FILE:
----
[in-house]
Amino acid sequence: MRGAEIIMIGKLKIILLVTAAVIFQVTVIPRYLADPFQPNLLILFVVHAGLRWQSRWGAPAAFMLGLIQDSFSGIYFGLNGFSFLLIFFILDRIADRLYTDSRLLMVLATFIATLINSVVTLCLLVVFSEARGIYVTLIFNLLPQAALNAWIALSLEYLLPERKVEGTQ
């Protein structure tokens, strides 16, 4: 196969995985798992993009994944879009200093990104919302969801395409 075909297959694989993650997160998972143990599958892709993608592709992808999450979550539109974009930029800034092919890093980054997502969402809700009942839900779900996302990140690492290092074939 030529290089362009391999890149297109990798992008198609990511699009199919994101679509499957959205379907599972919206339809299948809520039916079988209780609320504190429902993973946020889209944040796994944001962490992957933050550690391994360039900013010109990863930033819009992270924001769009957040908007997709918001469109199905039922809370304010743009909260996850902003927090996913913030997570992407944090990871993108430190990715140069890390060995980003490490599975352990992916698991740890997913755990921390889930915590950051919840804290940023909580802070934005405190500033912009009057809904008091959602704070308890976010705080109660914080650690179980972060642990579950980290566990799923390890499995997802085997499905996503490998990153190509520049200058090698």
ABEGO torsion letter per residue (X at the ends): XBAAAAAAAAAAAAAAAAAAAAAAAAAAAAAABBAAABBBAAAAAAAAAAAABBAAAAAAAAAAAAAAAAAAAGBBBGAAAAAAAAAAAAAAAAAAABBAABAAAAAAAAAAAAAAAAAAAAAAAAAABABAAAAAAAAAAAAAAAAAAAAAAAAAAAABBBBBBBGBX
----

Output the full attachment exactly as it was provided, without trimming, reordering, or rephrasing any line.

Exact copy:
[in-house]
Amino acid sequence: MRGAEIIMIGKLKIILLVTAAVIFQVTVIPRYLADPFQPNLLILFVVHAGLRWQSRWGAPAAFMLGLIQDSFSGIYFGLNGFSFLLIFFILDRIADRLYTDSRLLMVLATFIATLINSVVTLCLLVVFSEARGIYVTLIFNLLPQAALNAWIALSLEYLLPERKVEGTQ
């Protein structure tokens, strides 16, 4: 196969995985798992993009994944879009200093990104919302969801395409 075909297959694989993650997160998972143990599958892709993608592709992808999450979550539109974009930029800034092919890093980054997502969402809700009942839900779900996302990140690492290092074939 030529290089362009391999890149297109990798992008198609990511699009199919994101679509499957959205379907599972919206339809299948809520039916079988209780609320504190429902993973946020889209944040796994944001962490992957933050550690391994360039900013010109990863930033819009992270924001769009957040908007997709918001469109199905039922809370304010743009909260996850902003927090996913913030997570992407944090990871993108430190990715140069890390060995980003490490599975352990992916698991740890997913755990921390889930915590950051919840804290940023909580802070934005405190500033912009009057809904008091959602704070308890976010705080109660914080650690179980972060642990579950980290566990799923390890499995997802085997499905996503490998990153190509520049200058090698």
ABEGO torsion letter per residue (X at the ends): XBAAAAAAAAAAAAAAAAAAAAAAAAAAAAAABBAAABBBAAAAAAAAAAAABBAAAAAAAAAAAAAAAAAAAGBBBGAAAAAAAAAAAAAAAAAAABBAABAAAAAAAAAAAAAAAAAAAAAAAAAABABAAAAAAAAAAAAAAAAAAAAAAAAAAAABBBBBBBGBX